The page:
Harm’s Way is a solid card (and could be maindeckable), and Silence is a potential sideboard card. With so much of the mass removal being red, any deck with access to Forge-Tender is benefiting.
Status: Sneaky good. Possibly tier one.
Jund Cascade Aggro
What it loses: Rules changes
What it gains: Lightning Bolt
Environment hostility: Neutral
Really, this deck is essentially unchanged. The mana base didn’t use any painlands, so the mana’s the same. Putrid Leech gets a little worse, but not enough to make it unplayable. The deck gets Lightning Bolt, which is, well, it’s Lightning Bolt. This is one of the few decks in the environment that can just throw four Lightning Bolts in the deck, shrug its shoulders, and move on with its life. It may need to find some answers for white-based decks, but the deck looks to be what it is. Paladin en-Vec was a troublesome sideboard card for them, but I don’t think that card saw a lot of play despite Jund’s popularity (even though Paladin en-Vec was very, very good at the end of this Standard format). So they can leave their Snakeforms at home now.
Status: Unchanged for the most part. Decks that use cascade are going to continue to be very good.
I think Ball Lightning might be a little overrated, but the deck does what it does: try to do 20 damage as quickly as possible. Play guys, burn faces, and hope the game doesn’t go long. Anathemancer gets worse because people will likely be playing more basics to support the new cycle of dual lands.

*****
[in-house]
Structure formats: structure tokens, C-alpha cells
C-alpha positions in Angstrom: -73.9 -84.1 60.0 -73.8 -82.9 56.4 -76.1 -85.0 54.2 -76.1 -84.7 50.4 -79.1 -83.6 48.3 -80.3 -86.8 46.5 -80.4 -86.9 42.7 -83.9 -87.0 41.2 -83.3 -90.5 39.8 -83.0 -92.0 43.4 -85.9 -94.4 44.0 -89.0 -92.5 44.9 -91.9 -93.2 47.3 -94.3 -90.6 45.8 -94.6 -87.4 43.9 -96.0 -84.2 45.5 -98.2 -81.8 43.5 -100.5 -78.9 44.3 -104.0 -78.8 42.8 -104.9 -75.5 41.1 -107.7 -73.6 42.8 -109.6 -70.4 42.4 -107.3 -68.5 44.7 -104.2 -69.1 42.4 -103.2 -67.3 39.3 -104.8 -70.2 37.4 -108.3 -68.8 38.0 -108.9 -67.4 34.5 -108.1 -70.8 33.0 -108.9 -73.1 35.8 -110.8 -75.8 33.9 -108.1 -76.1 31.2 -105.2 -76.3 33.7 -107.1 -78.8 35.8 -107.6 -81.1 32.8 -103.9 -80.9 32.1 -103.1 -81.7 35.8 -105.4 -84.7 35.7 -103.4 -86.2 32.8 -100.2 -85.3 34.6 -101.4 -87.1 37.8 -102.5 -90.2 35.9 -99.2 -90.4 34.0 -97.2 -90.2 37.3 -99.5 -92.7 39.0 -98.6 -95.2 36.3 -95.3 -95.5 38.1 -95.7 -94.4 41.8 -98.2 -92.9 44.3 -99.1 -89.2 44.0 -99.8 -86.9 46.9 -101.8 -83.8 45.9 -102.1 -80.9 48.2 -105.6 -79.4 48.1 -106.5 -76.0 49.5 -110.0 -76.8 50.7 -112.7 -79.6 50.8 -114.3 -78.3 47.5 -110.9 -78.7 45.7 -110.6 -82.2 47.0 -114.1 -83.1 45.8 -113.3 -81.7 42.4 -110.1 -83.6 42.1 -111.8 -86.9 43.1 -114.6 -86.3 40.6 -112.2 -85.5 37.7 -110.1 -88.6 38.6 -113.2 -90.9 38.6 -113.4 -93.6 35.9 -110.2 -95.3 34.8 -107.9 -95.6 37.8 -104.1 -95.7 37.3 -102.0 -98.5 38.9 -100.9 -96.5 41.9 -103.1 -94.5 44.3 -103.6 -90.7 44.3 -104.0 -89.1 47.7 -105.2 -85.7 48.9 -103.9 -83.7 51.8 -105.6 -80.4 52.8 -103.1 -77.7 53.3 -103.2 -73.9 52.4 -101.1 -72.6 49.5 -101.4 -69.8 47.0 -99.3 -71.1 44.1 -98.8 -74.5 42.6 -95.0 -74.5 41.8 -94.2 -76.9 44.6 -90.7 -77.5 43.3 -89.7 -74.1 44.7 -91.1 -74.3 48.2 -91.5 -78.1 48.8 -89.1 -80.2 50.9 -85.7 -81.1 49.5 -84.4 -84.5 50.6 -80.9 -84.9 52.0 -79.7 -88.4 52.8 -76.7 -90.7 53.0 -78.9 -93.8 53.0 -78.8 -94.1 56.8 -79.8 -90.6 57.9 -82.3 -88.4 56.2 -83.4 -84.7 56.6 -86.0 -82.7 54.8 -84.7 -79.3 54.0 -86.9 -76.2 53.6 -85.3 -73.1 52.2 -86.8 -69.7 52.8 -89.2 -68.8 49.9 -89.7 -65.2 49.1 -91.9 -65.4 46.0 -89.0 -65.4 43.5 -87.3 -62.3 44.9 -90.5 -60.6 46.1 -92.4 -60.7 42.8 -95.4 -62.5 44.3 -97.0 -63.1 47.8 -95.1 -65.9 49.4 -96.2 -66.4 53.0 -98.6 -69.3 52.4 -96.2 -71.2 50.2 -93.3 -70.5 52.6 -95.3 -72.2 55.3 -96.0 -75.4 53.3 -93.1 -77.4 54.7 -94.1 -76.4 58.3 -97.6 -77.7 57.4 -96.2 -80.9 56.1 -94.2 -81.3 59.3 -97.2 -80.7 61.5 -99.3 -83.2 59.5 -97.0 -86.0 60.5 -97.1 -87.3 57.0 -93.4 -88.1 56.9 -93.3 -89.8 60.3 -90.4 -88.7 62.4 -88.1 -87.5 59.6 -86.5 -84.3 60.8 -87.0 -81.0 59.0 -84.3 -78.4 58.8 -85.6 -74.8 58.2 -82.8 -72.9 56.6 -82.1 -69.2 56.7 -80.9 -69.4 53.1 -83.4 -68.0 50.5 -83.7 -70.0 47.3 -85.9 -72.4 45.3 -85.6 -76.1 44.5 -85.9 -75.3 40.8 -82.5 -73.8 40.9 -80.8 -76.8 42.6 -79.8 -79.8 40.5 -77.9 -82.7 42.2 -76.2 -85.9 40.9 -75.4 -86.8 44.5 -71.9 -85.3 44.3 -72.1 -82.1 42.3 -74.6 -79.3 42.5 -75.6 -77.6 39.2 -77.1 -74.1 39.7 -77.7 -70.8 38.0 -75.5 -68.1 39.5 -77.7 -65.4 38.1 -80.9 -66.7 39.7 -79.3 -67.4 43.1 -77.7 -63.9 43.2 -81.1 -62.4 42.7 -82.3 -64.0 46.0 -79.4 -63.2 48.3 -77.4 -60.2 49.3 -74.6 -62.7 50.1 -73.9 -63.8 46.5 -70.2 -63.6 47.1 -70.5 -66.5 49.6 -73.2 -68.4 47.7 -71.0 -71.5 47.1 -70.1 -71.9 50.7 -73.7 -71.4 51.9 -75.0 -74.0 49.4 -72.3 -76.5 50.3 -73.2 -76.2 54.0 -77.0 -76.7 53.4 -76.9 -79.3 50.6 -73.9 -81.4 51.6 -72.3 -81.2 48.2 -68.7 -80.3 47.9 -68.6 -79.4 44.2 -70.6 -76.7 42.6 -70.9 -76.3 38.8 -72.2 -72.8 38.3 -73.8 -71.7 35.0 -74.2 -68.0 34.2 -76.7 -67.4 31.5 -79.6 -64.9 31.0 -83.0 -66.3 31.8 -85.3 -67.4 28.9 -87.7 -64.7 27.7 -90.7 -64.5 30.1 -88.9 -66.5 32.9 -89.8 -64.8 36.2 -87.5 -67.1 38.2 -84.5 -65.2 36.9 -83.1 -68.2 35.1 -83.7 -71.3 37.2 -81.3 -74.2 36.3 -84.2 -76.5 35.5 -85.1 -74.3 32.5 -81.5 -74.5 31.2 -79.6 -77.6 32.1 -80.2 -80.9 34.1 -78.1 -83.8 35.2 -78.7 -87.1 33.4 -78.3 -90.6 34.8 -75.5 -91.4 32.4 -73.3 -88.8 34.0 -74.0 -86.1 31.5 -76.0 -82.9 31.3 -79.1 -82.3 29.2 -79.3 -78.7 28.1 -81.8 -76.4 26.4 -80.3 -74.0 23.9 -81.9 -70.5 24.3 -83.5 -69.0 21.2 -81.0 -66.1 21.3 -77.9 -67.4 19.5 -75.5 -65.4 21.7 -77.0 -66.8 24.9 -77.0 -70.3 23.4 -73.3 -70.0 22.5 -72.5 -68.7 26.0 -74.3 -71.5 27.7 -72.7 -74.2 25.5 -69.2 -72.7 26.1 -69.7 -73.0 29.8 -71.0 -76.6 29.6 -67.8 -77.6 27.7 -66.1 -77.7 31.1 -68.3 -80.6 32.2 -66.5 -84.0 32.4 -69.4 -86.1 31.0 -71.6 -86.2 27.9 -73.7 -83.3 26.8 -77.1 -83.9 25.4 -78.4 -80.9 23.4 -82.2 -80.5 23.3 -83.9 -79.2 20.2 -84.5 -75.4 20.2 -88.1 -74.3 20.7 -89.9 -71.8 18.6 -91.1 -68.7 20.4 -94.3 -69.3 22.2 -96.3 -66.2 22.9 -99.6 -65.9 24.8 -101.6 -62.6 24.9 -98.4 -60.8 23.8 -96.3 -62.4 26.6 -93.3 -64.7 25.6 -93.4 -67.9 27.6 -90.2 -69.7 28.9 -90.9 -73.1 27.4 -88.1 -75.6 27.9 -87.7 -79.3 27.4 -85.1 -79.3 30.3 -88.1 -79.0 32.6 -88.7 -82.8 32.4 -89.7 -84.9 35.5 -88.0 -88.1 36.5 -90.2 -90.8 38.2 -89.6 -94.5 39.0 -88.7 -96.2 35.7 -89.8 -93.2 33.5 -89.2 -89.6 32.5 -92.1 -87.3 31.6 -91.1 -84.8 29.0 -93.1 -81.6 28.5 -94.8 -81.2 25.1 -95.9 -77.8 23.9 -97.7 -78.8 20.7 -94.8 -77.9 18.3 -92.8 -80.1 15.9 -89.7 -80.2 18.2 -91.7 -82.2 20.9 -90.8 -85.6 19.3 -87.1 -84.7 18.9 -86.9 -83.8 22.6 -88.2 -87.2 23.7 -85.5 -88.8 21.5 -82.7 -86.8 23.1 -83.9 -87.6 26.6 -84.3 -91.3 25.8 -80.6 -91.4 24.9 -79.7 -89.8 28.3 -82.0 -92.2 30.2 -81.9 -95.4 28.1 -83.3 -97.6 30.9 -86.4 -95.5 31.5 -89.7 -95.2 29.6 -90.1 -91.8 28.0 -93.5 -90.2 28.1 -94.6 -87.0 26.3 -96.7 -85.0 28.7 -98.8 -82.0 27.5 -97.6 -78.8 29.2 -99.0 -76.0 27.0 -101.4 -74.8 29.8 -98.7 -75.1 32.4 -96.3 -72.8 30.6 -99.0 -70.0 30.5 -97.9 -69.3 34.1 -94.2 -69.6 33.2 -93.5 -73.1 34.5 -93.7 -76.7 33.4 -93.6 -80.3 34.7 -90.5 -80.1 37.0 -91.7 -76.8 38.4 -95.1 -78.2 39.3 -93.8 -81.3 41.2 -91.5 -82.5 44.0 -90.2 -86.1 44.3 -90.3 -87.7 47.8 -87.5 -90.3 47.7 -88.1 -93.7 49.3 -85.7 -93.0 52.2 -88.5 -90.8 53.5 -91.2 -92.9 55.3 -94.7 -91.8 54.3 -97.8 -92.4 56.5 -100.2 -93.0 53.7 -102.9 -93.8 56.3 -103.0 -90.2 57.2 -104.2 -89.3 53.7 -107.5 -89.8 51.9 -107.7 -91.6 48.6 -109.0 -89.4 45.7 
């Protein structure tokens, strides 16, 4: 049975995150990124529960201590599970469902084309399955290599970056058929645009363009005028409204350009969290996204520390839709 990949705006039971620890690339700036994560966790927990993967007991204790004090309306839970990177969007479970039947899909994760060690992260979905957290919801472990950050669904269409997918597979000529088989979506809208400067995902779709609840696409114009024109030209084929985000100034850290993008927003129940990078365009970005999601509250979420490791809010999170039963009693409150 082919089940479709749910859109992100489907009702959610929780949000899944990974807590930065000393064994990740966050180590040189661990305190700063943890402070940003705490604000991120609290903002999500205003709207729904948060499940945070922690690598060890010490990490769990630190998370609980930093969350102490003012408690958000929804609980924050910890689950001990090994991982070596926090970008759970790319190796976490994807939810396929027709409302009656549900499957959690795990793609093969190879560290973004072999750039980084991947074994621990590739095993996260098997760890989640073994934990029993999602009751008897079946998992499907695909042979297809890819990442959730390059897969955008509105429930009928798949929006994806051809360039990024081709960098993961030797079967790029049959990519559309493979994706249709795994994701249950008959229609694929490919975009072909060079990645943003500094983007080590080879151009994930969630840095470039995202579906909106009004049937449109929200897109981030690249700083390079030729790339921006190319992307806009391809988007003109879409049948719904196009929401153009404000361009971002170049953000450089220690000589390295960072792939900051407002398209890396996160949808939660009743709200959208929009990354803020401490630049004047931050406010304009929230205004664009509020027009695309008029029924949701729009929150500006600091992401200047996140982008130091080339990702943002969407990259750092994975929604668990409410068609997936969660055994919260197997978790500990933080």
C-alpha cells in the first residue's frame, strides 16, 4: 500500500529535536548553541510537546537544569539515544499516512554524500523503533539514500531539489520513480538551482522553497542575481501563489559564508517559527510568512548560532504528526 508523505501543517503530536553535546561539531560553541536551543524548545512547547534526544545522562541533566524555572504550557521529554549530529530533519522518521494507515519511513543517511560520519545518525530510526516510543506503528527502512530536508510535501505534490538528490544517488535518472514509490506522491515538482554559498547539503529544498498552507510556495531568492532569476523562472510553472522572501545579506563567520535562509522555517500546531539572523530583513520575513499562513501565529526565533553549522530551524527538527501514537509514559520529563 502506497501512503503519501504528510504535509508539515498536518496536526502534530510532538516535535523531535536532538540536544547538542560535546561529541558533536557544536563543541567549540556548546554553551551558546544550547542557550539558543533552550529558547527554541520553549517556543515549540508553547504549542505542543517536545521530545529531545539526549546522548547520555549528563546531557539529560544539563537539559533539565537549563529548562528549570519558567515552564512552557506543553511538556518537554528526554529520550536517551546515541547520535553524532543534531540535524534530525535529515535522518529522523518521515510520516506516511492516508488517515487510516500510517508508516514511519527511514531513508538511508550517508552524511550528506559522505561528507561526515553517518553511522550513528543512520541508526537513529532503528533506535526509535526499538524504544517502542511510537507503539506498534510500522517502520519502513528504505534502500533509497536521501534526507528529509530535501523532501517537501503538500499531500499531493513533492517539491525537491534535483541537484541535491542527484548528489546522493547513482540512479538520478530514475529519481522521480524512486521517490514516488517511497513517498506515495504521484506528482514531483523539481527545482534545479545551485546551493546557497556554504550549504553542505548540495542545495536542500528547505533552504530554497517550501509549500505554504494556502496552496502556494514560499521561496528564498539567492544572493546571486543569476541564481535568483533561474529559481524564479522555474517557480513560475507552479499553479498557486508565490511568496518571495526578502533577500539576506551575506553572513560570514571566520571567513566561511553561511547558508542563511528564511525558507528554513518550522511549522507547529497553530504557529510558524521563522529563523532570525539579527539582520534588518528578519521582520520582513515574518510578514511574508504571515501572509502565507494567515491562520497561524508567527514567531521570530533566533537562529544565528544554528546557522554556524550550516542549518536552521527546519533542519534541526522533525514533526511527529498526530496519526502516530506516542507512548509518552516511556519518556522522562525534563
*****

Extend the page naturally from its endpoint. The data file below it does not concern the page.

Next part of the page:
The problem is that this deck has a ridiculous time beating the white-based creature decks. Kithkin has a better clock and a better late game, and when a deck running four Ball Lightning is not the beatdown, things aren’t going to go well. However, the deck does do a good job beating a lot of the decks that beat Kithkin, setting up a bit of a rock/paper/scissors scenario a few months down the road.
R/G might actually be the way to go, eschewing the Anathemancers and Terminates for Bloodbraid Elf. Casting Bloodbraid Elf into Ball Lightning sounds like a pretty bad time for the opponent, and if I’m playing an aggro deck, I’m going to have to find reasons not to play Bloodbraid Elf.
Status: A little scary with the white menace, but a player in the environment.
I happen to love this Standard format with 10th Edition, and I’m sad that I won’t be able to play with certain cards come next week. However, there is a Thursday night Standard event under the 10th Edition Standard that provides one final opportunity to play the cards you know and love, but are rotating out.
I give you a nostalgic decklist, designed to celebrate 10th Edition and what we’re losing as we head into the new Standard. My only regret is that I didn’t discover this deck in time for Regionals or Grand Prix: Seattle, as I’m pretty sure I have broken the format:
Dwayne St. Arnauld, a local Seattle PTQ ringer, has agreed to take on my “Farewell to 10th Edition Challenge.” He will play this deck at this 16K event on Thursday and we will see if he can win a match. The DCI doesn’t allow wagering, but we’ll find some legal way to reward Dwayne if he does indeed win a match. Dwayne’s a very, very solid player and will likely be the best player in the room, but will also likely be playing the worst deck (and the most nostalgic) deck in the room as well. Can he win two out of three games in a five-round tournament? Tune in next week to find out!
zaiemb at gmail dot com